Every year, fresh from days away at my family home where there are friendly differences about — shall we say — organizing styles, I return to my own little house and see the place with fresh eyes. Somehow, as good as I usually am about filing and purging, the place just looks full. The line of various cooking-and-gardening-how-to books on the counter is longer than ever (with some stacked on top), the coffee-table stacks of books are deep, the drying peppers still hanging from their nail in the kitchen need to be put away, the refrigerator is now completely covered with photos and with drawings by my niece and nephew and other special children friends. The urge to clean and purge seizes me again, and I remember some organizing guru’s words that if you fill your house with stuff – no matter how beautifully organized it is – there is no room for more stuff to enter in. You are blocking the flow.
There’s some truth to that. You can stave off, at least for a little while, feelings of emptiness, loneliness, inadequacy, or scarcity by stockpiling whatever it is you fear being without, but those feelings always come back – they come from a place deeper than your checkbook can really touch. And keeping yourself open to the new — remaining expectant, waiting for whatever might come into empty spaces in your life, literal or figurative — is hard. It can feel an awful lot like just plain lacking, like whatever state of “being without” triggers your worst feelings or fears. So keeping yourself busy building up the illusion of plenty, surrounding yourself with stuff, can be not only about keeping those fears away but asserting your identity: I am this because I have this or do this. I am not that, not anymore.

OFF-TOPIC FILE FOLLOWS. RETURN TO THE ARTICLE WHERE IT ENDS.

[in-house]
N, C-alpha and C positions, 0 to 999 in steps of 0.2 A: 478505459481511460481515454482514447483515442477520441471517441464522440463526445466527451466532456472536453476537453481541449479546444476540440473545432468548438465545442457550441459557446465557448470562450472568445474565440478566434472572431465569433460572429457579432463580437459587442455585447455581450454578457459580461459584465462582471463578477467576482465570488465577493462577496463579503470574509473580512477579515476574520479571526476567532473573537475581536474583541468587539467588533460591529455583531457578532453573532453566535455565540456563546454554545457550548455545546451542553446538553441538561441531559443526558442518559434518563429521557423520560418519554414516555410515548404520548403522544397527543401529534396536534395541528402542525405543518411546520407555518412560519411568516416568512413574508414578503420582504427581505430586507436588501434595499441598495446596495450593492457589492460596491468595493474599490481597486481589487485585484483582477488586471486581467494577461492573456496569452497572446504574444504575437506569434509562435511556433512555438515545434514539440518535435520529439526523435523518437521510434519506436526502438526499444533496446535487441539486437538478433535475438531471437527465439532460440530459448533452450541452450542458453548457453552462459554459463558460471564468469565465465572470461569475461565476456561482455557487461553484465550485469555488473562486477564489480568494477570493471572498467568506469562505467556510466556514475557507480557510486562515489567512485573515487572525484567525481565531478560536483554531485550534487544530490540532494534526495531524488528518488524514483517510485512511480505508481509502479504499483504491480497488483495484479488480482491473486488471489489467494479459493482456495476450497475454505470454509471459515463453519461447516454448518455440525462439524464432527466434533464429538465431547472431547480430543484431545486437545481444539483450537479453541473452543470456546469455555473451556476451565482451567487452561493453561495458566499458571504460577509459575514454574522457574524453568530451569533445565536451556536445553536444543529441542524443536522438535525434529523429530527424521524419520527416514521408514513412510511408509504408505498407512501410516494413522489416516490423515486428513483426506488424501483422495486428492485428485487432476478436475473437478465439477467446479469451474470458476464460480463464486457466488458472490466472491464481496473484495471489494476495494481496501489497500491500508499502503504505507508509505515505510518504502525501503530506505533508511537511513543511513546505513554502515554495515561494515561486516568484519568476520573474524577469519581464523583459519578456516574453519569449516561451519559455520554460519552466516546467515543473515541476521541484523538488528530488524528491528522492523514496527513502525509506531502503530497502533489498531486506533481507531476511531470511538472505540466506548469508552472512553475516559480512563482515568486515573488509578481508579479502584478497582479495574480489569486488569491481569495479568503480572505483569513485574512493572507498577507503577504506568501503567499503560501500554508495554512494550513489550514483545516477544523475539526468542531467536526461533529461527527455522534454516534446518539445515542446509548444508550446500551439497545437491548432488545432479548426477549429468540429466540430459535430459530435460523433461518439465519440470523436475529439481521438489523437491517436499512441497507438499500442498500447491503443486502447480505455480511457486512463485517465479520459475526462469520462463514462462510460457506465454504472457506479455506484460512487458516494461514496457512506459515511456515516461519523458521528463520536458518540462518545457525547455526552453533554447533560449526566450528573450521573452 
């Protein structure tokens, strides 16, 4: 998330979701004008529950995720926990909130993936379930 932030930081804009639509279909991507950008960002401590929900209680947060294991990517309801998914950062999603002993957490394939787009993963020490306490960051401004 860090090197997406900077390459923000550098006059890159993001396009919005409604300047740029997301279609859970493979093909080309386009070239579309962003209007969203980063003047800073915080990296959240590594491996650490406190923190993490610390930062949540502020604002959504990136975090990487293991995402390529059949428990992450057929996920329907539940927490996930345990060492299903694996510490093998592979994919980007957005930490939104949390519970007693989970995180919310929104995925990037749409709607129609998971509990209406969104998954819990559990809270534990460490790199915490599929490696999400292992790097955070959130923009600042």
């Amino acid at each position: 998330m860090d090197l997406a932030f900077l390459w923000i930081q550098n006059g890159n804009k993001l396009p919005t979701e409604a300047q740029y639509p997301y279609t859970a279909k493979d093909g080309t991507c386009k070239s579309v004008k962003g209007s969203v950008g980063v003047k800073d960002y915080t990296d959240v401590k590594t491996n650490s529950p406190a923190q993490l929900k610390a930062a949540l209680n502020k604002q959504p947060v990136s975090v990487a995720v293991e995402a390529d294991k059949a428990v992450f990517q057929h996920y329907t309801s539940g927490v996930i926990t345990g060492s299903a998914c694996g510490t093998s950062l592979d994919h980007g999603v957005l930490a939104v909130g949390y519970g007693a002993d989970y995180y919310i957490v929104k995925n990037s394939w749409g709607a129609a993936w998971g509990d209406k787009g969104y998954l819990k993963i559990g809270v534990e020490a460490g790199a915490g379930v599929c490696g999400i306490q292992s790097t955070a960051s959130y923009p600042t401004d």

Buddhists, of course, would call this attachment: the error of relying on the temporary things of this world to give an illusory definition to the immortal and containerless self. (Plato, as in “The Allegory of the Cave,” would say something similar.) Christians, as I was reminded during a visit to my hometown church this holiday, might also call this the Mary-and-Martha syndrome: in the gospel of Luke, Jesus visits two sisters, Mary and Martha. Mary stops work to sit at his feet. Martha keeps bustling around, staying busy (“cumbered about much serving,” in the King James Version, and isn’t that just how it feels?), and then she complains to him, “Lord, dost thou not care that my sister hath left me to serve alone? Bid her therefore that she help me.” Jesus replies, “Martha, thou art careful and troubled about many things, but one thing is needful, and Mary hath chosen that good part, which shall not be taken away from her.”